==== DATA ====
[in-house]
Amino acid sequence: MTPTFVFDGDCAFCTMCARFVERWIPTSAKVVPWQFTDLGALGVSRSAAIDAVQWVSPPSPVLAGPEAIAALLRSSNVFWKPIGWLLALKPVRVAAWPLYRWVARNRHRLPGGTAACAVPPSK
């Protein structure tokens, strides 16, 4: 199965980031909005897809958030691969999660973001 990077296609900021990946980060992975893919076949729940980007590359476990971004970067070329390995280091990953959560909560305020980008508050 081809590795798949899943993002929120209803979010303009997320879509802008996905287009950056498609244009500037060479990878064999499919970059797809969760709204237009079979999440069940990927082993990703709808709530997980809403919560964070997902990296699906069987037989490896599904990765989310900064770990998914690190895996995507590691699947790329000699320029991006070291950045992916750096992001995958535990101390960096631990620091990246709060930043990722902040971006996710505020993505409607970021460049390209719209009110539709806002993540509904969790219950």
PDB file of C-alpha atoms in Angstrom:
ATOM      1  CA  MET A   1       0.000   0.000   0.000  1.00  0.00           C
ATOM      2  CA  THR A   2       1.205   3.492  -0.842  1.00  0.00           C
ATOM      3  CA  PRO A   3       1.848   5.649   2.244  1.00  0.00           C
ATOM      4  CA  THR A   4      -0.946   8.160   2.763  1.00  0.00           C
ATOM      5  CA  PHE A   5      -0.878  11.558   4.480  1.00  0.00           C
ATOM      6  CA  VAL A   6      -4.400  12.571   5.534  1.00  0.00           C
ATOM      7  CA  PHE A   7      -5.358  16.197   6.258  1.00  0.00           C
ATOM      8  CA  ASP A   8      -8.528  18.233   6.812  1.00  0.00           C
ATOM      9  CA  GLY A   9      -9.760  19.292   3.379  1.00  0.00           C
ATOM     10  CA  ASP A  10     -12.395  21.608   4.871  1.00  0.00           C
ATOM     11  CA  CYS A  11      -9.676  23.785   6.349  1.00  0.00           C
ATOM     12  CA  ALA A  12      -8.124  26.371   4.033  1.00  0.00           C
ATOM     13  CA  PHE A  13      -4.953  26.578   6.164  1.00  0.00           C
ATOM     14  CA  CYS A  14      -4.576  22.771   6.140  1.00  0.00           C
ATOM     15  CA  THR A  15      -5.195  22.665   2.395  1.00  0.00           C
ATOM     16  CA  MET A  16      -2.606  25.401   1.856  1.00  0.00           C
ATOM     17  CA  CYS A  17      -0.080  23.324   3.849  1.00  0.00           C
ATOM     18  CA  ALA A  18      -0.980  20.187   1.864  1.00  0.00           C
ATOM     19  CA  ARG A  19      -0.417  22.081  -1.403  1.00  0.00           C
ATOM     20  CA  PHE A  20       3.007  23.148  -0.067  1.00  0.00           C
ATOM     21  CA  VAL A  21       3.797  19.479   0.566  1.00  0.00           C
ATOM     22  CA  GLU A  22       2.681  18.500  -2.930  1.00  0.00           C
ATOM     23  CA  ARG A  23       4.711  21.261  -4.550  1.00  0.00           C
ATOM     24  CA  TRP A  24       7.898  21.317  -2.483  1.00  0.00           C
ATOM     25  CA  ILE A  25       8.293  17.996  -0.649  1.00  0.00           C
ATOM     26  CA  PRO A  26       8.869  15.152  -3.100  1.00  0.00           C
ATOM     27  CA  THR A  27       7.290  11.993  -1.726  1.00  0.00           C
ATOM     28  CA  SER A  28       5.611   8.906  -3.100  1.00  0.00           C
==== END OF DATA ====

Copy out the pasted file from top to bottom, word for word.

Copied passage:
[in-house]
Amino acid sequence: MTPTFVFDGDCAFCTMCARFVERWIPTSAKVVPWQFTDLGALGVSRSAAIDAVQWVSPPSPVLAGPEAIAALLRSSNVFWKPIGWLLALKPVRVAAWPLYRWVARNRHRLPGGTAACAVPPSK
């Protein structure tokens, strides 16, 4: 199965980031909005897809958030691969999660973001 990077296609900021990946980060992975893919076949729940980007590359476990971004970067070329390995280091990953959560909560305020980008508050 081809590795798949899943993002929120209803979010303009997320879509802008996905287009950056498609244009500037060479990878064999499919970059797809969760709204237009079979999440069940990927082993990703709808709530997980809403919560964070997902990296699906069987037989490896599904990765989310900064770990998914690190895996995507590691699947790329000699320029991006070291950045992916750096992001995958535990101390960096631990620091990246709060930043990722902040971006996710505020993505409607970021460049390209719209009110539709806002993540509904969790219950």
PDB file of C-alpha atoms in Angstrom:
ATOM      1  CA  MET A   1       0.000   0.000   0.000  1.00  0.00           C
ATOM      2  CA  THR A   2       1.205   3.492  -0.842  1.00  0.00           C
ATOM      3  CA  PRO A   3       1.848   5.649   2.244  1.00  0.00           C
ATOM      4  CA  THR A   4      -0.946   8.160   2.763  1.00  0.00           C
ATOM      5  CA  PHE A   5      -0.878  11.558   4.480  1.00  0.00           C
ATOM      6  CA  VAL A   6      -4.400  12.571   5.534  1.00  0.00           C
ATOM      7  CA  PHE A   7      -5.358  16.197   6.258  1.00  0.00           C
ATOM      8  CA  ASP A   8      -8.528  18.233   6.812  1.00  0.00           C
ATOM      9  CA  GLY A   9      -9.760  19.292   3.379  1.00  0.00           C
ATOM     10  CA  ASP A  10     -12.395  21.608   4.871  1.00  0.00           C
ATOM     11  CA  CYS A  11      -9.676  23.785   6.349  1.00  0.00           C
ATOM     12  CA  ALA A  12      -8.124  26.371   4.033  1.00  0.00           C
ATOM     13  CA  PHE A  13      -4.953  26.578   6.164  1.00  0.00           C
ATOM     14  CA  CYS A  14      -4.576  22.771   6.140  1.00  0.00           C
ATOM     15  CA  THR A  15      -5.195  22.665   2.395  1.00  0.00           C
ATOM     16  CA  MET A  16      -2.606  25.401   1.856  1.00  0.00           C
ATOM     17  CA  CYS A  17      -0.080  23.324   3.849  1.00  0.00           C
ATOM     18  CA  ALA A  18      -0.980  20.187   1.864  1.00  0.00           C
ATOM     19  CA  ARG A  19      -0.417  22.081  -1.403  1.00  0.00           C
ATOM     20  CA  PHE A  20       3.007  23.148  -0.067  1.00  0.00           C
ATOM     21  CA  VAL A  21       3.797  19.479   0.566  1.00  0.00           C
ATOM     22  CA  GLU A  22       2.681  18.500  -2.930  1.00  0.00           C
ATOM     23  CA  ARG A  23       4.711  21.261  -4.550  1.00  0.00           C
ATOM     24  CA  TRP A  24       7.898  21.317  -2.483  1.00  0.00           C
ATOM     25  CA  ILE A  25       8.293  17.996  -0.649  1.00  0.00           C
ATOM     26  CA  PRO A  26       8.869  15.152  -3.100  1.00  0.00           C
ATOM     27  CA  THR A  27       7.290  11.993  -1.726  1.00  0.00           C
ATOM     28  CA  SER A  28       5.611   8.906  -3.100  1.00  0.00           C